7 July 2019
Call to Worship: Psalm 96:1-3
Opening Hymn: 216 “Praise to the LORD, the Almighty”
Confession of Sin
Almighty God, Who are rich in mercy to all those who call upon You; Hear us as we humbly come to You confessing our sins; And imploring Your mercy and forgiveness. We have broken Your holy laws by our deeds and by our words; And by the sinful affections of our hearts. We confess before You our disobedience and ingratitude, our pride and willfulness; And all our failures and shortcomings toward You and toward fellow men. Have mercy upon us, Most merciful Father; And of Your great goodness grant that we may hereafter serve and please You in newness of life; Through the merit and mediation of Jesus Christ our Lord. Amen.
Assurance of Pardon: Ephesians 1:7-9
Hymn of Preparation: Psalm 96 “Sing to the LORD, Sing His Praise”
Old Covenant Reading: Proverbs 3:5-8
New Covenant Reading: Romans 12:3-8
Sermon: Using What the LORD Has Given Us
Hymn of Response: Psalm 42B “As Pants the Deer for Flowing Streams”
Confession of Faith: Nicene Creed (p. 852)
Doxology (Hymn 568)
Closing Hymn: 500 “Father, I Know That All My Life”
OT: Psalm 111:1-10
NT: Acts 17:22-34
Wonderous are His Works
Shorter Catechism Q/A # 98
Q. What is prayer?
A. Prayer is an offering up of our desires unto God, for things agreeable to his will, in the name of Christ, with confession of our sins, and thankful acknowledgment of his mercies.
Monday (7/1) Read and discuss Romans 12:3-8. R.C. Sproul writes:
We live in a culture obsessed with self-esteem. Developing a good self-image has become almost cultic. Some years ago, an international test in mathematics was administered to children from ten nations, including the United States. The test had two parts. The first pertained to mathematical competency, and the second pertained to feelings of self-esteem with respect to the student’s performance. Two ironies stood out. First, the Korean students were last in their estimation of their performance but first in actual competency. The reason is that along with the rigorous pursuit of academic excellence Korean students are taught principles of humility. Conversely, and to our national shame, the American children scored last in mathematical competency but first in self-esteem. The American students had a high view of the competency in spite of their miserable performance. Self-esteem, as important as it is (we are not brutalize people by tearing them apart with unnecessary criticisms and insults) can be damaging if we provide people with a higher opinion of themselves than they should have.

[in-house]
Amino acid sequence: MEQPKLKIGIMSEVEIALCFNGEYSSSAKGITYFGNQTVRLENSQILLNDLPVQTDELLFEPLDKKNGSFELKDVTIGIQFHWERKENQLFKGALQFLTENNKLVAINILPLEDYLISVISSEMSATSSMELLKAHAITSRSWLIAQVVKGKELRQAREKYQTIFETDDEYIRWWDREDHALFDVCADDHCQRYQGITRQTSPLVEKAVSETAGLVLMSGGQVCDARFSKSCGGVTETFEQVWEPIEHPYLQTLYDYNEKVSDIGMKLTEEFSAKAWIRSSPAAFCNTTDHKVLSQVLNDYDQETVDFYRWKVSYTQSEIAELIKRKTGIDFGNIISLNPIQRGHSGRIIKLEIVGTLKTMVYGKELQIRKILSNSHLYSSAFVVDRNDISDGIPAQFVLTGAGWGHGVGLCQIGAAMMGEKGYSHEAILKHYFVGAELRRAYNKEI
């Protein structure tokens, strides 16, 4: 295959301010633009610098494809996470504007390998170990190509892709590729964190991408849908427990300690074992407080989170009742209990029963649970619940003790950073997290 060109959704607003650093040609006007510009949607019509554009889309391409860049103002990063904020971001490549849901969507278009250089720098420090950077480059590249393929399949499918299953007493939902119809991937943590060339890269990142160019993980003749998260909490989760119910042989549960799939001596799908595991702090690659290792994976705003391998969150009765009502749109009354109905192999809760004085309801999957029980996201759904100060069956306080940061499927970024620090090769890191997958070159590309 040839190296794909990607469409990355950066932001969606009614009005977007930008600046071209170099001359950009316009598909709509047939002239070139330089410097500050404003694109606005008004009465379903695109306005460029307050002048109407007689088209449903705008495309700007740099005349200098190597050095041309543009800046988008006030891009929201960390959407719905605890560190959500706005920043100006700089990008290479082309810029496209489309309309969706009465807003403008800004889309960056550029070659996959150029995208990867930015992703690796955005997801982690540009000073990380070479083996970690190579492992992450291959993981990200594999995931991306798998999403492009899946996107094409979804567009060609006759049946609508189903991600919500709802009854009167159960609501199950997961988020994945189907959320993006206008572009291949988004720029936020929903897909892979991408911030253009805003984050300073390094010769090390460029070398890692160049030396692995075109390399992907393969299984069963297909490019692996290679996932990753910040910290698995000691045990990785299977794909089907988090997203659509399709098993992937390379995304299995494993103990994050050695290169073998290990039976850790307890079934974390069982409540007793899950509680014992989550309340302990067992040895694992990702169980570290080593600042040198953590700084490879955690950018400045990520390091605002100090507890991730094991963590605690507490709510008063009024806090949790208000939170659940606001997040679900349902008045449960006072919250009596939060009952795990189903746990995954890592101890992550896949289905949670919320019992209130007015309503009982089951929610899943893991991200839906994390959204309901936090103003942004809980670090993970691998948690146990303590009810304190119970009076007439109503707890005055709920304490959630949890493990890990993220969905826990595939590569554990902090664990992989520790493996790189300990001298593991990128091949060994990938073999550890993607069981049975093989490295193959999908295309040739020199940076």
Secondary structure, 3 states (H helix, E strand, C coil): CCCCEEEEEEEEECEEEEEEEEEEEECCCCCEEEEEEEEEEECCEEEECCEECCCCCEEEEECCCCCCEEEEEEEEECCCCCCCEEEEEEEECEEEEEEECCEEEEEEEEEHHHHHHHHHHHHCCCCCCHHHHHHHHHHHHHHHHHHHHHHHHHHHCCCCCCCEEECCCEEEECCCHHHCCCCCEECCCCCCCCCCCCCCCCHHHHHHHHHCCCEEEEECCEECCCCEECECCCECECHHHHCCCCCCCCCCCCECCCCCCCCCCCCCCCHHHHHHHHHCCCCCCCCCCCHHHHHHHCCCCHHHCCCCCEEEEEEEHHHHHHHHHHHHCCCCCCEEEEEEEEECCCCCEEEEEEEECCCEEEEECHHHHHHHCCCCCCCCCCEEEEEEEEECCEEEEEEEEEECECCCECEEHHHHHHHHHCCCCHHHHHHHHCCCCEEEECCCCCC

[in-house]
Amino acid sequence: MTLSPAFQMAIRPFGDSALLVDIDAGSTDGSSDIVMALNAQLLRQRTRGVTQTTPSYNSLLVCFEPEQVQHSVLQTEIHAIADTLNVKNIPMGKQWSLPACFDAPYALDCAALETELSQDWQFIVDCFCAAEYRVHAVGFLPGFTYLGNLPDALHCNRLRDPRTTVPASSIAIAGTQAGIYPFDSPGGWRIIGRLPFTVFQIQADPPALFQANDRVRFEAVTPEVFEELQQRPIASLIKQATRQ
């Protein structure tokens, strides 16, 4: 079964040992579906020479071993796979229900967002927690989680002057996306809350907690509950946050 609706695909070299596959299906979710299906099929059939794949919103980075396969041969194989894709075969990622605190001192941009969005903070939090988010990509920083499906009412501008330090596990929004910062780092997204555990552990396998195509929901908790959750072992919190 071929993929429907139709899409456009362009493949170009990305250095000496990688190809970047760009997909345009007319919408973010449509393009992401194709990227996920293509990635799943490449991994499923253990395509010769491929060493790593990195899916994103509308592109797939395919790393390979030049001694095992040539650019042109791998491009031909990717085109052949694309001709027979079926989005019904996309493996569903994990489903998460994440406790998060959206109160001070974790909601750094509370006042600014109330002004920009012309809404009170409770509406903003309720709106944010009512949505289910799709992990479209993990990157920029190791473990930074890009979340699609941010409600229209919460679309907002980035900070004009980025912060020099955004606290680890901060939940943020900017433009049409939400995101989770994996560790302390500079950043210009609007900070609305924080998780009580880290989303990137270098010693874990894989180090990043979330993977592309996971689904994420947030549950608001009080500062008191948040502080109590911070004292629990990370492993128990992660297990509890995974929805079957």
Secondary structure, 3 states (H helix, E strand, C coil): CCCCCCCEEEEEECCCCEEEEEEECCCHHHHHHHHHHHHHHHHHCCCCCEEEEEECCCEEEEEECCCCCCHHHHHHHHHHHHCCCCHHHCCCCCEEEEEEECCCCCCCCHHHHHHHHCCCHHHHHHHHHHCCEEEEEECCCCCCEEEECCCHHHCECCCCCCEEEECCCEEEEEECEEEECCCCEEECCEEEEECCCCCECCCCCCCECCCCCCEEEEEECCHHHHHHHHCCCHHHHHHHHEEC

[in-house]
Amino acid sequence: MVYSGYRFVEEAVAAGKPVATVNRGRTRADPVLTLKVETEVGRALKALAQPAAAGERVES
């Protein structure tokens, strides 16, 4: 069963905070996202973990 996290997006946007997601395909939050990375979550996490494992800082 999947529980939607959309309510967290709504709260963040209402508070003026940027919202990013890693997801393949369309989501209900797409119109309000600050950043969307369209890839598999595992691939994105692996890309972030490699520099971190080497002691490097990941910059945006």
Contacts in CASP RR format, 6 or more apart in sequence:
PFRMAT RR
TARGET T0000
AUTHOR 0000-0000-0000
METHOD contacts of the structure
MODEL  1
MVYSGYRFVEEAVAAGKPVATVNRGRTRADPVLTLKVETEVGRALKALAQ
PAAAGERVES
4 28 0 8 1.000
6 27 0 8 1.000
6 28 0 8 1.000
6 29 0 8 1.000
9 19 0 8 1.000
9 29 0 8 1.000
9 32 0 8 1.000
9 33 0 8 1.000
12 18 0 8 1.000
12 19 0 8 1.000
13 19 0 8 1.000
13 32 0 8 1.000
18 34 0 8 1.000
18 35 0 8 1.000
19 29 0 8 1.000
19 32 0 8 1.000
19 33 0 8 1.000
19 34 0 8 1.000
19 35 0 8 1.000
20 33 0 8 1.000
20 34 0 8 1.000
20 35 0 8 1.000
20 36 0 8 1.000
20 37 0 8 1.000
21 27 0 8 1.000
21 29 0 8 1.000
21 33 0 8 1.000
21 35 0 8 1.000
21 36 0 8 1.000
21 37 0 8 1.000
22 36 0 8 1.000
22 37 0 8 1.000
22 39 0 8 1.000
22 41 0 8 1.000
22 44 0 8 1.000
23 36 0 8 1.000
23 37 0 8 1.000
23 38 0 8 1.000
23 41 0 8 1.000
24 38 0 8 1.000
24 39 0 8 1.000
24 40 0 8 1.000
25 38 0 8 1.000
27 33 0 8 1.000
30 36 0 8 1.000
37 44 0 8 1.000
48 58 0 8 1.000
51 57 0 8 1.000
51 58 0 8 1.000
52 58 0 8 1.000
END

What does all that have to do with Romans? Paul writes, “For I say through the grace given to me.” Paul is writing to them as one gifted and called by God, through no merit of his own, to the position of apostle. Despite his calling, he considered himself the chief of sinners (1 Tim. 1:15). It is through the grace given to him that Paul writes an admonition “to everyone who is among you, not to think of himself more highly than he ought to think, but to think soberly.”
Read or sing 216 “Praise to the LORD, the Almighty” Prayer: Ask the LORD to lead you to think soberly about yourself – remembering that you are both a fallen sinner and also an image bearer of God who has been redeemed and adopted into His family.
Tuesday (7/2) Read and discuss Romans 12:1-2. R.C. Sproul writes:
The Greek word Paul uses in verse 2 for “transformed” is metamorphosis. We use that word to describe the transition a caterpillar undergoes in order to become a butterfly. The word indicates a radical change of form. Therefore, the goal of the Christian life is not merely nonconformity, which is the easy part, but transformation. The prefix trans– added to the word formed means “above and beyond the forms of this world.” Living as Christians means we do not live by the drumbeat of this world but by a higher calling – the calling of God – and when we do that, the form of our life changes. We are not conformed to this dying age, but our lives are transformed by the power of God.